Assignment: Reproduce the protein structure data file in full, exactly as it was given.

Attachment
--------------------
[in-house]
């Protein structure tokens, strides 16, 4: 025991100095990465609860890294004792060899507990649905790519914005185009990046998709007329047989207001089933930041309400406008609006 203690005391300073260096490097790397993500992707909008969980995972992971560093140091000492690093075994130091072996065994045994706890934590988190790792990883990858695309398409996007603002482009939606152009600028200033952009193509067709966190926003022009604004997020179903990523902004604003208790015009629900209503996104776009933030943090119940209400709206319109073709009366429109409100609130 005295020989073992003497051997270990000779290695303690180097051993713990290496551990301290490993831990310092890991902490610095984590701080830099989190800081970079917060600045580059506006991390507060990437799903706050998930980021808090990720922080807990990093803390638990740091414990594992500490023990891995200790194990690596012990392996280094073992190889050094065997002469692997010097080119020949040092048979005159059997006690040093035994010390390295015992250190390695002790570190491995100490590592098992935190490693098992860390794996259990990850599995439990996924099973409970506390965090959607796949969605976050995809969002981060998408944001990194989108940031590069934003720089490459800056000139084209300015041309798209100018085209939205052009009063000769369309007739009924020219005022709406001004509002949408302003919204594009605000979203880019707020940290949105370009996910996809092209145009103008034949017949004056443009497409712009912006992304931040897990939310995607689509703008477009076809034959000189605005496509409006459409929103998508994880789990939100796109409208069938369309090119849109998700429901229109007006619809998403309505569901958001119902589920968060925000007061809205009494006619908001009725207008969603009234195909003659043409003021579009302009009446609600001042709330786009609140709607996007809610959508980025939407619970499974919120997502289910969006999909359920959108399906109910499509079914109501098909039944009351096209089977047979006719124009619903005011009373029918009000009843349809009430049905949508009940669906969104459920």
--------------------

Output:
[in-house]
């Protein structure tokens, strides 16, 4: 025991100095990465609860890294004792060899507990649905790519914005185009990046998709007329047989207001089933930041309400406008609006 203690005391300073260096490097790397993500992707909008969980995972992971560093140091000492690093075994130091072996065994045994706890934590988190790792990883990858695309398409996007603002482009939606152009600028200033952009193509067709966190926003022009604004997020179903990523902004604003208790015009629900209503996104776009933030943090119940209400709206319109073709009366429109409100609130 005295020989073992003497051997270990000779290695303690180097051993713990290496551990301290490993831990310092890991902490610095984590701080830099989190800081970079917060600045580059506006991390507060990437799903706050998930980021808090990720922080807990990093803390638990740091414990594992500490023990891995200790194990690596012990392996280094073992190889050094065997002469692997010097080119020949040092048979005159059997006690040093035994010390390295015992250190390695002790570190491995100490590592098992935190490693098992860390794996259990990850599995439990996924099973409970506390965090959607796949969605976050995809969002981060998408944001990194989108940031590069934003720089490459800056000139084209300015041309798209100018085209939205052009009063000769369309007739009924020219005022709406001004509002949408302003919204594009605000979203880019707020940290949105370009996910996809092209145009103008034949017949004056443009497409712009912006992304931040897990939310995607689509703008477009076809034959000189605005496509409006459409929103998508994880789990939100796109409208069938369309090119849109998700429901229109007006619809998403309505569901958001119902589920968060925000007061809205009494006619908001009725207008969603009234195909003659043409003021579009302009009446609600001042709330786009609140709607996007809610959508980025939407619970499974919120997502289910969006999909359920959108399906109910499509079914109501098909039944009351096209089977047979006719124009619903005011009373029918009000009843349809009430049905949508009940669906969104459920």